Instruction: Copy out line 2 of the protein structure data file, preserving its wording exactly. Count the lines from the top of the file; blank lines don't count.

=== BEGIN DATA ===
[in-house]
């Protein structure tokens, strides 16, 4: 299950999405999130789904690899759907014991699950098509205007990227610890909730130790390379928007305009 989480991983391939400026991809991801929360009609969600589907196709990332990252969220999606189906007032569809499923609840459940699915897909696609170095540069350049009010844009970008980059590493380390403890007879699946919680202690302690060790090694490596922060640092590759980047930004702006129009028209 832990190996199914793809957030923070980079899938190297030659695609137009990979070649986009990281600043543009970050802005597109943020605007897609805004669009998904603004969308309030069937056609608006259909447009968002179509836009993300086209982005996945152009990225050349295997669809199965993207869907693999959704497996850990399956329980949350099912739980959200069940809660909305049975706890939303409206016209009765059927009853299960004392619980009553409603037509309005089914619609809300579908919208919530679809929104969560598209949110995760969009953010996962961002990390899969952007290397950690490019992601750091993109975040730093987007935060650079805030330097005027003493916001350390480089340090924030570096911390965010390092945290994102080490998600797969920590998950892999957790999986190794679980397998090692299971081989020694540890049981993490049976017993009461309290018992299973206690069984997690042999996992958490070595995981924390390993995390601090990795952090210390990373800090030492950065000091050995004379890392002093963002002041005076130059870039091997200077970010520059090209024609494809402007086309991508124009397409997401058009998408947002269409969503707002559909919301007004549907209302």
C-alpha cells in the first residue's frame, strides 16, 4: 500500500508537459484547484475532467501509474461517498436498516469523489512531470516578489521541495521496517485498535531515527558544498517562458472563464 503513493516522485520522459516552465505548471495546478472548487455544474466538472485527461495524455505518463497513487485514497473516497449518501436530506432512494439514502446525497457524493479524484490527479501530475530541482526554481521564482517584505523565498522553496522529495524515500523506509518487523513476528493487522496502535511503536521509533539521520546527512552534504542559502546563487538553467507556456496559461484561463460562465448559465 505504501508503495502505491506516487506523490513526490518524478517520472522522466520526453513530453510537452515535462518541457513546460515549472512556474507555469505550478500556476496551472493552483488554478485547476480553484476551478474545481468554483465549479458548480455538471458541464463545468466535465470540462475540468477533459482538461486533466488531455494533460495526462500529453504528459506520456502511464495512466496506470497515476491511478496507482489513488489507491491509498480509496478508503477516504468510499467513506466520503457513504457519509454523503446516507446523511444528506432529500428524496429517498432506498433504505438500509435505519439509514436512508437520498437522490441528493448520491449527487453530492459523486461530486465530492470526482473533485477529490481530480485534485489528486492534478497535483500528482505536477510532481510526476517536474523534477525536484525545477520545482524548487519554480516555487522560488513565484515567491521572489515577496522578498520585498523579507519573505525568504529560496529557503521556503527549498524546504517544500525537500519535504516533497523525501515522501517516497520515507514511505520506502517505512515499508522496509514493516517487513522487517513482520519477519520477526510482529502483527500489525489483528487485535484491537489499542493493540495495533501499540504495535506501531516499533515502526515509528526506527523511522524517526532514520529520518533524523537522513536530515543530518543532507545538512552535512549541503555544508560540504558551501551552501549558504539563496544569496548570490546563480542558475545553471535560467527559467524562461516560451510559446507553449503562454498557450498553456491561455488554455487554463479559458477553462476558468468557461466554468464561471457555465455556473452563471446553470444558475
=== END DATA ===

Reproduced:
């Protein structure tokens, strides 16, 4: 299950999405999130789904690899759907014991699950098509205007990227610890909730130790390379928007305009 989480991983391939400026991809991801929360009609969600589907196709990332990252969220999606189906007032569809499923609840459940699915897909696609170095540069350049009010844009970008980059590493380390403890007879699946919680202690302690060790090694490596922060640092590759980047930004702006129009028209 832990190996199914793809957030923070980079899938190297030659695609137009990979070649986009990281600043543009970050802005597109943020605007897609805004669009998904603004969308309030069937056609608006259909447009968002179509836009993300086209982005996945152009990225050349295997669809199965993207869907693999959704497996850990399956329980949350099912739980959200069940809660909305049975706890939303409206016209009765059927009853299960004392619980009553409603037509309005089914619609809300579908919208919530679809929104969560598209949110995760969009953010996962961002990390899969952007290397950690490019992601750091993109975040730093987007935060650079805030330097005027003493916001350390480089340090924030570096911390965010390092945290994102080490998600797969920590998950892999957790999986190794679980397998090692299971081989020694540890049981993490049976017993009461309290018992299973206690069984997690042999996992958490070595995981924390390993995390601090990795952090210390990373800090030492950065000091050995004379890392002093963002002041005076130059870039091997200077970010520059090209024609494809402007086309991508124009397409997401058009998408947002269409969503707002559909919301007004549907209302």